Even if you’re not that concerned about aesthetics, the LFA-75IT is still a great unit to consider. It cleans well, looks good, and uses a little less energy than some other dishwashers. However, there are some other machines in this price range that offer more interior features, cycles, and customizable wash options.
Redeposit was no problem for the LFA-75IT. In all of the cycles we tested, we never saw instances of food particles getting spread around to other dishes. However, we did notice a common problem with all the cycles: water coverage. Specifically, items loaded on the rear corners of the upper rack did not get as clean as other items, something that hurt the LFA-75IT’s scores.
As an everyday workhorse cycle, the LFA-75IT’s Normal is nearly flawless. Except for the aforementioned coverage issue, this cycle removed nearly every stain we loaded into the tub. The cycle ran for 2 hours and 12 minutes, which is a little longer than we like, but this won't matter if you're the kind of consumer who runs the dishwasher overnight.
The Heavy cycle handled everything except burnt cheese, leaving close to 40% of that particular mess behind. Interestingly, this cycle was faster than Normal by about 9 minutes, but its heavier water and electricity usage means you might not want it to replace the Normal cycle outright.
The LFA-75IT’s Quick cycle cleaned surprisingly well for a fast cycle. We normally expect these types of cycles to handle only light stains, but the Quick cycle even made short work of dried oatmeal. The only problem we encountered was the average cycle time of 1 hour and 19 minutes, which really stretches the definition of “quick.”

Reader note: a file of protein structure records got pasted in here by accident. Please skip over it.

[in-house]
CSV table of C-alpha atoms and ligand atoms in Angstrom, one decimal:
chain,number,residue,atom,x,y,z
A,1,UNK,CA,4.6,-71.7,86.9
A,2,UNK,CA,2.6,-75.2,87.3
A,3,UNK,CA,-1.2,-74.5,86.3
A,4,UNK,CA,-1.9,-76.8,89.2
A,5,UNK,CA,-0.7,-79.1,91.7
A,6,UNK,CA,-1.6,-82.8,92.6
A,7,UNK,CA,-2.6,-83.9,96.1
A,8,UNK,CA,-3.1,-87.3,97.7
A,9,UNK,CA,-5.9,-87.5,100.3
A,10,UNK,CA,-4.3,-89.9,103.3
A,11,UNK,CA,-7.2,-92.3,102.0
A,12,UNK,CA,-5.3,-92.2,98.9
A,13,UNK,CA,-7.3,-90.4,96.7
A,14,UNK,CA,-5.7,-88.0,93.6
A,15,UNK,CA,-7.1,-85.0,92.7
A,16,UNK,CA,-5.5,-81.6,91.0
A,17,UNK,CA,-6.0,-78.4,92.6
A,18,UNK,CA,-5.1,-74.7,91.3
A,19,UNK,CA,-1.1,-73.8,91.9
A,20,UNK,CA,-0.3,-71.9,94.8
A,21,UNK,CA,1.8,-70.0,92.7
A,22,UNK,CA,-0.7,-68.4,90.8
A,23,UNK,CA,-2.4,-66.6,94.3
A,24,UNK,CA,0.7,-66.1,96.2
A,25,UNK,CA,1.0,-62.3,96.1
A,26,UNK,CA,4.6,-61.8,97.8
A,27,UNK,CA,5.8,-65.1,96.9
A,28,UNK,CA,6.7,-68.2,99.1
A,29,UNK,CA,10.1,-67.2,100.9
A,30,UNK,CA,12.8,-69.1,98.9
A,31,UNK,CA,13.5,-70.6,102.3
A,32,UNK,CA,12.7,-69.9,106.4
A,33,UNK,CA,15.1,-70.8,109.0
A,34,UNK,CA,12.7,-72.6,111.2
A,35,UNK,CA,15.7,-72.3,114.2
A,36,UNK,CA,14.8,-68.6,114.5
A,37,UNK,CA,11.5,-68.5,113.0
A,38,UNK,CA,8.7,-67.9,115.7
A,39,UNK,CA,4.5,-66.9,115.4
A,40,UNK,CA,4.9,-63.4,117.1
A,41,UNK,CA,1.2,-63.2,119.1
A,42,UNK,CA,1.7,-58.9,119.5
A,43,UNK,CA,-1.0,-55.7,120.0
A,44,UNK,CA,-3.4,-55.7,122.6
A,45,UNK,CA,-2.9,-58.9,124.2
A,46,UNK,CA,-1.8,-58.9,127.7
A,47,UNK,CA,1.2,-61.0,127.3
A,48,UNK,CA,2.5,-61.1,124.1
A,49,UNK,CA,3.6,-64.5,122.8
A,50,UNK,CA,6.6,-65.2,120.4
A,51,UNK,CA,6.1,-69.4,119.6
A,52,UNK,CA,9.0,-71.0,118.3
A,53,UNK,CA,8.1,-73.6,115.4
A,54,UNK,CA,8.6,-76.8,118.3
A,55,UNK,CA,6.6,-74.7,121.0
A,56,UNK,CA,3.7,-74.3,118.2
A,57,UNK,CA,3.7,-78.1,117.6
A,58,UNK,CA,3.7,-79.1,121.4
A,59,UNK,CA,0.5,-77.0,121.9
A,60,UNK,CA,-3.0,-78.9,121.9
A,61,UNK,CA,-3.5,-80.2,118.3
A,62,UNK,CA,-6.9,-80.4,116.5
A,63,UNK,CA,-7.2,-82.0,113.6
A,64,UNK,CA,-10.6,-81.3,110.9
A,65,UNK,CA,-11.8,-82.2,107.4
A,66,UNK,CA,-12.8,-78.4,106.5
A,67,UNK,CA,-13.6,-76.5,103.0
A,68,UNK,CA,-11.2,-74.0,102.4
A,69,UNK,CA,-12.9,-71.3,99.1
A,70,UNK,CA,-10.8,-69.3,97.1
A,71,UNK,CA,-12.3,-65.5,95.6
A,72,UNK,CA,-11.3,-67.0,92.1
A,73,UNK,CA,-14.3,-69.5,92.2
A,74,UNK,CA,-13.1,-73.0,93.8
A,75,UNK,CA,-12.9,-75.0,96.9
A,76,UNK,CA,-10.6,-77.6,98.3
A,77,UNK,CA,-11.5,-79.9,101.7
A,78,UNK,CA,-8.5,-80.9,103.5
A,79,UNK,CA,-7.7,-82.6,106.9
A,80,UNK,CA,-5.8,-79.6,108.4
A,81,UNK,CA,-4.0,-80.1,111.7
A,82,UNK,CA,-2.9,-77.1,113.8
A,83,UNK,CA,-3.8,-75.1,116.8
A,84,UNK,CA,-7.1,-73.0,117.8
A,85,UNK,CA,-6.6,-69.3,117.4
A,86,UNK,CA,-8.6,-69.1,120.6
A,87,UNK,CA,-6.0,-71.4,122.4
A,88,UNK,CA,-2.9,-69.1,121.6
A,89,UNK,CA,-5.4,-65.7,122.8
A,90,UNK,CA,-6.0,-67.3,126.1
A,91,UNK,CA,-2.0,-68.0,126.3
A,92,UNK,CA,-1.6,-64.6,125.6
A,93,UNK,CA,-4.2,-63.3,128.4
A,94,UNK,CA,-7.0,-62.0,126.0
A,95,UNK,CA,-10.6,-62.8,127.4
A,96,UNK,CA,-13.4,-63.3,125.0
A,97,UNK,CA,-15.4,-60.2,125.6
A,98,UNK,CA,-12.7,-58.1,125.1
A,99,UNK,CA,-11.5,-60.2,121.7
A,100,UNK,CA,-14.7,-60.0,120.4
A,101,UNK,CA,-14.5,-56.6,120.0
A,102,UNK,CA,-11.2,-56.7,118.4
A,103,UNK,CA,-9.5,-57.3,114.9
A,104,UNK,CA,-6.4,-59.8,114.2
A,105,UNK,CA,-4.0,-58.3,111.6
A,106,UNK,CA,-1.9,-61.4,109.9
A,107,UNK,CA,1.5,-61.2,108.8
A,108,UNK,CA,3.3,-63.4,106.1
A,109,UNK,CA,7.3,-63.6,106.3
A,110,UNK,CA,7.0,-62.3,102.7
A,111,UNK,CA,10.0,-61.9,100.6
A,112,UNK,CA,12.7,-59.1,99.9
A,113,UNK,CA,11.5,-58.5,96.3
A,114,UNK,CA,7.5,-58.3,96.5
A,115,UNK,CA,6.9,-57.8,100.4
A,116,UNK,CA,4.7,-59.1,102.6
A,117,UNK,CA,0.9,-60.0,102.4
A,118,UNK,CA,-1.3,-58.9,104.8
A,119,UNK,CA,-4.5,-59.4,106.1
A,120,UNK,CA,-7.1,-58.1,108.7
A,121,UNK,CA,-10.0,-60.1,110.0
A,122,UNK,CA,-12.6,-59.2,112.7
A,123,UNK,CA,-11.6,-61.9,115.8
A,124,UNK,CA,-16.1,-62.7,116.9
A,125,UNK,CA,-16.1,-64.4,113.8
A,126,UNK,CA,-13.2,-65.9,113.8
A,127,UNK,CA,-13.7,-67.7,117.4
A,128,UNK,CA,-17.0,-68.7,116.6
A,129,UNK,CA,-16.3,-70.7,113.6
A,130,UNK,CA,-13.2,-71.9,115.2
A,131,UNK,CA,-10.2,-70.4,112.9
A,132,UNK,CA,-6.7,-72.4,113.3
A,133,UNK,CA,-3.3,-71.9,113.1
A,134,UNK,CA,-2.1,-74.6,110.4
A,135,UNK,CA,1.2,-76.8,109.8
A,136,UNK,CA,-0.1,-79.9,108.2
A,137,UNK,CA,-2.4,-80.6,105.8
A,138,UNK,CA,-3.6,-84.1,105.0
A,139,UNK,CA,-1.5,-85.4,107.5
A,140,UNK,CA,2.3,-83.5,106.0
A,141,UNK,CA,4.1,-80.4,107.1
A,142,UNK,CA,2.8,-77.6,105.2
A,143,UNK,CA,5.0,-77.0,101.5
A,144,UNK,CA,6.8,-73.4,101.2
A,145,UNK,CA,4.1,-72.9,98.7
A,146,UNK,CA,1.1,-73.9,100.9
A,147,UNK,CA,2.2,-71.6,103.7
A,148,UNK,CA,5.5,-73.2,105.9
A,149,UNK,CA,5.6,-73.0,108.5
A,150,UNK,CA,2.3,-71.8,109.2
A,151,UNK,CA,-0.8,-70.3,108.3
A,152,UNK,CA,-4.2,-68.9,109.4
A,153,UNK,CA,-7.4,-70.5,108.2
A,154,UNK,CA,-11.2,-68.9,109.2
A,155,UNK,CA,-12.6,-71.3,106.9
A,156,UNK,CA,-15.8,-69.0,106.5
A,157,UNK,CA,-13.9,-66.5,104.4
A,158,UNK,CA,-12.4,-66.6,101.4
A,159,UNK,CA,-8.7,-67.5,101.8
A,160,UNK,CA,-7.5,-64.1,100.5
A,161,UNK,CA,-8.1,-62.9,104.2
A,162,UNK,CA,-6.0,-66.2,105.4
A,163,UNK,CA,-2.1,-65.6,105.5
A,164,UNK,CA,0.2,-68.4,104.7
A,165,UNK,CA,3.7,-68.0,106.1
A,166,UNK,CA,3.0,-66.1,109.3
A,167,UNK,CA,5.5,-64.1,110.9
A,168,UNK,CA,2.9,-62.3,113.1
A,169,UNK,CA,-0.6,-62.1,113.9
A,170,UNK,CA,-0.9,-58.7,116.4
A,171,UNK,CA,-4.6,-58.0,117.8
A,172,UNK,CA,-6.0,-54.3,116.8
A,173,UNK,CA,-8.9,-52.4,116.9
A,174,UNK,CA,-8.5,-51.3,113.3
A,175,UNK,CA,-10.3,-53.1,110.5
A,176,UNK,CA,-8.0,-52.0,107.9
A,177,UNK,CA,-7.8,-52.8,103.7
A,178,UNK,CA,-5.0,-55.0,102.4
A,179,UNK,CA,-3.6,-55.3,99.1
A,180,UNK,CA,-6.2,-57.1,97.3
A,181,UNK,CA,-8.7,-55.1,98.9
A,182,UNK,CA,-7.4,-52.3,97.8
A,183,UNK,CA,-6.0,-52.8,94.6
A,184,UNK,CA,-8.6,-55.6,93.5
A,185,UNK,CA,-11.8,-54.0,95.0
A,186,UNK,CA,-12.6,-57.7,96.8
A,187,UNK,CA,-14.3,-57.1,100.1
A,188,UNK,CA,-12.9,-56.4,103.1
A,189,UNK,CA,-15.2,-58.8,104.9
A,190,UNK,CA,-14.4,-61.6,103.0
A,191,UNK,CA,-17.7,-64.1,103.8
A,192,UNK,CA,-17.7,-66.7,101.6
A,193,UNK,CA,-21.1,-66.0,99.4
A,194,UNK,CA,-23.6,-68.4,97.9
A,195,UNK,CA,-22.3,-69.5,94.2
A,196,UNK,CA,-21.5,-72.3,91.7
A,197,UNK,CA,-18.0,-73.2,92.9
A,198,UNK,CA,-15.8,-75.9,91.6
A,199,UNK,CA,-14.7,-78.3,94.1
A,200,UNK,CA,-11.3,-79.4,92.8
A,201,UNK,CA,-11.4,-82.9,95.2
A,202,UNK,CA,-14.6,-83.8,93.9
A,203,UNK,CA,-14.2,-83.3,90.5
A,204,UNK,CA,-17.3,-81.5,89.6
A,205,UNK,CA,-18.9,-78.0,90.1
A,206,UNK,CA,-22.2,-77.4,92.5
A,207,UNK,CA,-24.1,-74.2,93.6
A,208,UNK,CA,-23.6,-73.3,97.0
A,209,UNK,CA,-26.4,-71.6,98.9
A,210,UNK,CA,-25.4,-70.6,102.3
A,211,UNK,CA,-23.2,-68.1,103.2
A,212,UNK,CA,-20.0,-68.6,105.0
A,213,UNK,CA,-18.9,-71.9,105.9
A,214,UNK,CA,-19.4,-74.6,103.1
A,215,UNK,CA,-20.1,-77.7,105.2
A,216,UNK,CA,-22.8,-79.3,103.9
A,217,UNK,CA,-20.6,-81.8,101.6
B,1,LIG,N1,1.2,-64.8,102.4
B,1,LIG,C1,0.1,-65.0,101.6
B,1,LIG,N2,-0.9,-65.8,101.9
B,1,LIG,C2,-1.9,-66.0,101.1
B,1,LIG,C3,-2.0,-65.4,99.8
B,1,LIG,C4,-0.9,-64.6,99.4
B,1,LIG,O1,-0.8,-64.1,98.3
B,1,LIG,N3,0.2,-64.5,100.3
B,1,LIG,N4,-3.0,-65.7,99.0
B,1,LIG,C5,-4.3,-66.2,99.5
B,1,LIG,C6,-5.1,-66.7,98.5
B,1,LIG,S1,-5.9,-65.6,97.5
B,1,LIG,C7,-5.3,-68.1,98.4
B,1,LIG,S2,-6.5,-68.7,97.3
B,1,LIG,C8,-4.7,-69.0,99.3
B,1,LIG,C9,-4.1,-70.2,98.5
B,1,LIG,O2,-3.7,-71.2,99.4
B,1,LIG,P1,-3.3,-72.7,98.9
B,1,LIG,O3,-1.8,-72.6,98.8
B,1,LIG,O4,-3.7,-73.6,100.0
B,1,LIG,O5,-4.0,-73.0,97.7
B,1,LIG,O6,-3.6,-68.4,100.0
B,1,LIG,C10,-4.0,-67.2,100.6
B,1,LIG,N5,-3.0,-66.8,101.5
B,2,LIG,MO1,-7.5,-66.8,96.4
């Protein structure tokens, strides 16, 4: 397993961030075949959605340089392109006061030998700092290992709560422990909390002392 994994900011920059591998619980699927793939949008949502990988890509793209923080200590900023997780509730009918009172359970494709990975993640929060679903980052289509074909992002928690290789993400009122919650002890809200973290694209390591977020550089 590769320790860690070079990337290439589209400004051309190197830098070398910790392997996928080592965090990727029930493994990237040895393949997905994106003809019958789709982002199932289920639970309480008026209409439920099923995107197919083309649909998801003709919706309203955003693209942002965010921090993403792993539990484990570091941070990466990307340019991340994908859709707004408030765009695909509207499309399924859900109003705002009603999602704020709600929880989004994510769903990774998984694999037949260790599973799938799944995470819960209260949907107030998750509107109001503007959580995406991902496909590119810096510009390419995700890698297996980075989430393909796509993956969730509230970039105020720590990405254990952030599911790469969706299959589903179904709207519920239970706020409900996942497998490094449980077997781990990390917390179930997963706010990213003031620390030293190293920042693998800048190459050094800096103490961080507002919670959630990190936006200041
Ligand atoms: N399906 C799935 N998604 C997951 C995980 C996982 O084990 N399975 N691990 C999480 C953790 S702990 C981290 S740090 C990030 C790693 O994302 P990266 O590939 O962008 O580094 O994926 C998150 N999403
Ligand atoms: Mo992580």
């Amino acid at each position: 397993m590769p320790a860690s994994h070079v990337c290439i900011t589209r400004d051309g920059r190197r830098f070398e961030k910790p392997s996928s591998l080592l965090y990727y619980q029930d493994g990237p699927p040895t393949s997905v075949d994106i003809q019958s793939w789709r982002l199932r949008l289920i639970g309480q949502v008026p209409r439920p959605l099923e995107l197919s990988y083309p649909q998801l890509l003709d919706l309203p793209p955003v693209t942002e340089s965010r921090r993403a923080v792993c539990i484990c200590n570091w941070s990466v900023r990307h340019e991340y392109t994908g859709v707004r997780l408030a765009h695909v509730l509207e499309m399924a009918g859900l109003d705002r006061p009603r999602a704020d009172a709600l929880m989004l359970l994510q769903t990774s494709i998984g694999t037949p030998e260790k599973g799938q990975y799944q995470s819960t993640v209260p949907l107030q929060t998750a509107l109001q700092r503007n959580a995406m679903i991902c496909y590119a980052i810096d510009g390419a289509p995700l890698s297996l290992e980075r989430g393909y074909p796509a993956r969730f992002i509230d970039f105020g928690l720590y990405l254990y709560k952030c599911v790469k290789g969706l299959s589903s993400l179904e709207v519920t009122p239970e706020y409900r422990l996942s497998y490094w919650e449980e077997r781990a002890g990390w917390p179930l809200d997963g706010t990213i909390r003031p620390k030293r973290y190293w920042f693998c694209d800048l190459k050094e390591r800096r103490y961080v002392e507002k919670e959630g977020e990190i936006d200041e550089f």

Flexible finish on the outside, inflexible racks on the inside
The LFA-75IT we tested came with an optional blank, logo-free stainless steel door with a protruding handlebar. It sells separately for $149, in case you don't want to add a custom panel. We installed it ourselves, and found it easy enough that even one person alone could manage. If you start with the stainless and decide to change it later, swapping out the front is a very simple process.
Between the camouflaged exterior options and generally quiet operation, the LFA-75IT is like a ninja that seamlessly blends into your kitchen, washing dishes in secret. Unlike actual ninjas, though, the LFA-75IT isn't silent, partly because the bottom of the tub is plastic. The rest of the interior walls are stainless steel, but chances are you’ll still be able to hear water splashing around during a wash.
It also lacks the physical flexibility of a ninja. The interior racks lack any foldable tines, something that could make loading large or oddly-shaped items a bit difficult. You're also unable to adjust the height of the upper rack, which limits space for items like baking pans and oven racks. Altogether, we were able to fit ten place settings and a serving setting inside the LFA-75IT.
The control panel is located on the top of the door, and is hidden under the counter when the door is closed. It features a bright blue LCD screen, responsive mechanical buttons, and a cheat sheet to tell you what all the icons on the screen mean. The design feels a bit dated, but it’s still functional and practical. The LFA-75IT is also ADA compliant.